When we have two different gauge choices 𝒳𝜆 and 𝒴𝜆, 𝜓𝛼𝒳𝜆1 and 𝜓𝛼𝒴𝜆1 become different coordinate systems on 𝜆. We can also consider the coordinate transformation from the coordinate system 𝜓𝛼𝒳𝜆1 to another coordinate system 𝜓𝛼𝒴𝜆1. Since the gauge transformation 𝒳𝜆𝒴𝜆 is induced by the diffeomorphism Φ𝜆 defined by (14), the induced coordinate transformation is given by 𝑦𝜇(𝑞)=𝑥𝜇Φ(𝑝)=1𝑥𝜇(𝑞)(20) in the passive point of view [22, 37, 38]. If we represent this coordinate transformation in terms of the Taylor expansion in Section 2.1, up to third order, we have the coordinate transformation 𝑦𝜇(𝑞)=𝑥𝜇(𝑞)𝜆𝜉𝜇1𝜆(𝑞)+22𝜉𝜇2(𝑞)+𝜉𝜈1(𝑞)𝜕𝜈𝜉𝜇1𝜆(𝑞)+𝑂3.(21)

2.5. Gauge-Invariant Variables

Here, inspecting the gauge transformation rules (18) and (19), we define the gauge-invariant variables for a metric perturbation and for arbitrary matter fields (tensor fields). Employing the idea of order-by-order gauge invariance for perturbations [27], we proposed a procedure to construct gauge-invariant variables of higher-order perturbations [22]. This proposal is as follows. First, we decompose a linear-order metric perturbation into its gauge-invariant and variant parts. The procedure for decomposing linear-order metric perturbations is extended to second-order metric perturbations, and we can decompose the second-order metric perturbation into gauge-invariant and variant parts. Then, we can define the gauge-invariant variables for the first- and second-order perturbations of an arbitrary field other than the metric by using the gauge variant parts of the first- and second-order metric perturbations. Although the procedure for finding gauge-invariant variables for linear-order metric perturbations is highly nontrivial, once we know this procedure, we can easily define the gauge-invariant variables of a higher-order perturbation through a simple extension of the procedure for the linear-order perturbations.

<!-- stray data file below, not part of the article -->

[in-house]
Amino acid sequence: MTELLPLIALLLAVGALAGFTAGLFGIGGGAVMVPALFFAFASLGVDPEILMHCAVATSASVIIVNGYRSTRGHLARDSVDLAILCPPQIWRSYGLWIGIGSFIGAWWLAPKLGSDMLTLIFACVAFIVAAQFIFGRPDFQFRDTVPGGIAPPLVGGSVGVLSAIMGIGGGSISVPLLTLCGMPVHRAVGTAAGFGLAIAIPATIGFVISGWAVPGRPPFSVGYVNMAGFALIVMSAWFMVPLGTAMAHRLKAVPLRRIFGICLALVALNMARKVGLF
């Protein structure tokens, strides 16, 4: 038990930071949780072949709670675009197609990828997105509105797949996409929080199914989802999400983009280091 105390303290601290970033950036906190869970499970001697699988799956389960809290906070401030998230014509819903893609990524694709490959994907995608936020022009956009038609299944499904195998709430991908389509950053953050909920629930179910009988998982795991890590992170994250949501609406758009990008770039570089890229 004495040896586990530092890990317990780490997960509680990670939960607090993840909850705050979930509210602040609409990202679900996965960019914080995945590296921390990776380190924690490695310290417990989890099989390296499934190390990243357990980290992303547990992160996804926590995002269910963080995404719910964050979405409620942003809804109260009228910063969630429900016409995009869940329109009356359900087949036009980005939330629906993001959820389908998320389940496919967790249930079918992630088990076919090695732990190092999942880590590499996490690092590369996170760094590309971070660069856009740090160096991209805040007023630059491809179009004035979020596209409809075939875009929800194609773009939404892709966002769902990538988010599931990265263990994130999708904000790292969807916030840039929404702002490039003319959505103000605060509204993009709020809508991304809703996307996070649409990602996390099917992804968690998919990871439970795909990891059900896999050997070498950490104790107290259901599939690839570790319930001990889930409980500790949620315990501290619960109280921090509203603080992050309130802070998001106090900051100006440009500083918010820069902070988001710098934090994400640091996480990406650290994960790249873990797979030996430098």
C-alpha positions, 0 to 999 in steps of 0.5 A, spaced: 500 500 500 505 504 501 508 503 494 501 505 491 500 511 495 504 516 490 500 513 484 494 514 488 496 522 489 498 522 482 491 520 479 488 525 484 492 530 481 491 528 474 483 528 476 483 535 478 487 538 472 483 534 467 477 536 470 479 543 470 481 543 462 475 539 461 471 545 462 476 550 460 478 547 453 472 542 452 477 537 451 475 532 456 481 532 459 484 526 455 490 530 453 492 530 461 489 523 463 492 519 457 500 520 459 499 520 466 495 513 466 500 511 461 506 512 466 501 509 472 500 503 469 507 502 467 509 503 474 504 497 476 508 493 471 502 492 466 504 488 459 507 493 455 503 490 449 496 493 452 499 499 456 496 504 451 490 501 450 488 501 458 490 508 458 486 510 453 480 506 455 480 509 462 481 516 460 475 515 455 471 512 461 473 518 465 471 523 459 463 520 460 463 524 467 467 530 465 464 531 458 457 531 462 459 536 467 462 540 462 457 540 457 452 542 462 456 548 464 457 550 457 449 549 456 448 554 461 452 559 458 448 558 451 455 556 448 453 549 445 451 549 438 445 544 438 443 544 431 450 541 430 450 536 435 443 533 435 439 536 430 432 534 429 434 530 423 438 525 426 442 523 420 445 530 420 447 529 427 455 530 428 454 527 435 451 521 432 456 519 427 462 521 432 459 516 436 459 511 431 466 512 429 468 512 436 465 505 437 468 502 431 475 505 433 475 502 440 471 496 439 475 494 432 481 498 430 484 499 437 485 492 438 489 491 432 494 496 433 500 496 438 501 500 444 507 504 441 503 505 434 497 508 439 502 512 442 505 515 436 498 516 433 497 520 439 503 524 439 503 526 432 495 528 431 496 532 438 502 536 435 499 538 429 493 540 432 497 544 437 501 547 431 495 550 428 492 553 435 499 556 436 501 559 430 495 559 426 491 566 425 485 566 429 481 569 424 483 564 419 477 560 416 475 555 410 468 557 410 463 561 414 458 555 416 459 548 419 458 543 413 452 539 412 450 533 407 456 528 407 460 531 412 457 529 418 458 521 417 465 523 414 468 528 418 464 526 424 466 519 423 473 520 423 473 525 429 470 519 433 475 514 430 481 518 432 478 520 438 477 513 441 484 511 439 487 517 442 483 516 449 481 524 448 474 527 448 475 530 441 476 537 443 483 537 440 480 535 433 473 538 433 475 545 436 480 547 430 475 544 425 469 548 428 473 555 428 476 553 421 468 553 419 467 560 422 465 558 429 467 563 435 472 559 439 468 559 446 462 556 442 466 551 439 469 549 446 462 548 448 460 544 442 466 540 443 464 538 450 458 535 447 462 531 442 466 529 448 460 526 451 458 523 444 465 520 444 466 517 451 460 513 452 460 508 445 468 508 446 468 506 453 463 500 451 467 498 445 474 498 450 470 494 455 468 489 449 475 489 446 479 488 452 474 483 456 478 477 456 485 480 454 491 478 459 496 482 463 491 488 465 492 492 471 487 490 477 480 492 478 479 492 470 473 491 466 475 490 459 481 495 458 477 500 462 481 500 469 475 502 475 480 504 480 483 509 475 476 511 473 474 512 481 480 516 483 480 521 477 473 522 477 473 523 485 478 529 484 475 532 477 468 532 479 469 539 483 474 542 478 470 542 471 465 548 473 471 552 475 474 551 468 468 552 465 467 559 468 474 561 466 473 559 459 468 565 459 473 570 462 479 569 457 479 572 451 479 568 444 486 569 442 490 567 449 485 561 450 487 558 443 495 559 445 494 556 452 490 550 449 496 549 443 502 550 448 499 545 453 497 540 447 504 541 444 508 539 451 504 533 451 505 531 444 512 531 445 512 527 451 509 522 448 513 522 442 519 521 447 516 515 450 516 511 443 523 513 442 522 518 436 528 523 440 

Now, we review the above strategy to construct gauge-invariant variables. To consider a metric perturbation, we expand the metric on the physical spacetime 𝜆, which is pulled back to the background spacetime 0 using a gauge choice in the form given in (9): 𝒳𝜆𝑔𝑎𝑏=𝑔𝑎𝑏+𝜆𝒳𝑎𝑏+𝜆22𝒳𝑙𝑎𝑏+𝑂3(𝜆),(22) where 𝑔𝑎𝑏 is the metric on 0. Of course, the expansion (22) of the metric depends entirely on the gauge choice 𝒳𝜆. Nevertheless, henceforth, we do not explicitly express the index of the gauge choice 𝒳𝜆 in an expression if there is no possibility of confusion.

Our starting point to construct gauge-invariant variables is the assumption that we already know the procedure for finding gauge-invariant variables for the linear metric perturbations. Then, a linear metric perturbation 𝑎𝑏 is decomposed as 𝑎𝑏=𝑎𝑏+£𝑋𝑔𝑎𝑏,(23) where 𝑎𝑏 and 𝑋𝑎 are the gauge-invariant and variant parts of the linear-order metric perturbations, that is, under the gauge transformation (18), these are transformed as 𝒴𝑎𝑏𝒳𝑎𝑏=0,𝒴𝑋𝑎𝒳𝑋𝑎=𝜉𝑎1.(24) The first-order metric perturbation (23) together with the gauge transformation rules (24) does satisfy the gauge transformation rule (18) for the first-order metric perturbation, that is, 𝒴(1)𝑎𝑏𝒳(1)𝑎𝑏=£𝜉1𝑔𝑎𝑏.(25)

As emphasized in our series of papers [22, 23, 2528], the above assumption is quite non-trivial and it is not simple to carry out the systematic decomposition (23) on an arbitrary background spacetime, since this procedure depends completely on the background spacetime (0,𝑔𝑎𝑏). However, as we will show below, this procedure exists at least in the case of cosmological perturbations of a homogeneous and isotropic universe in Section 5.1.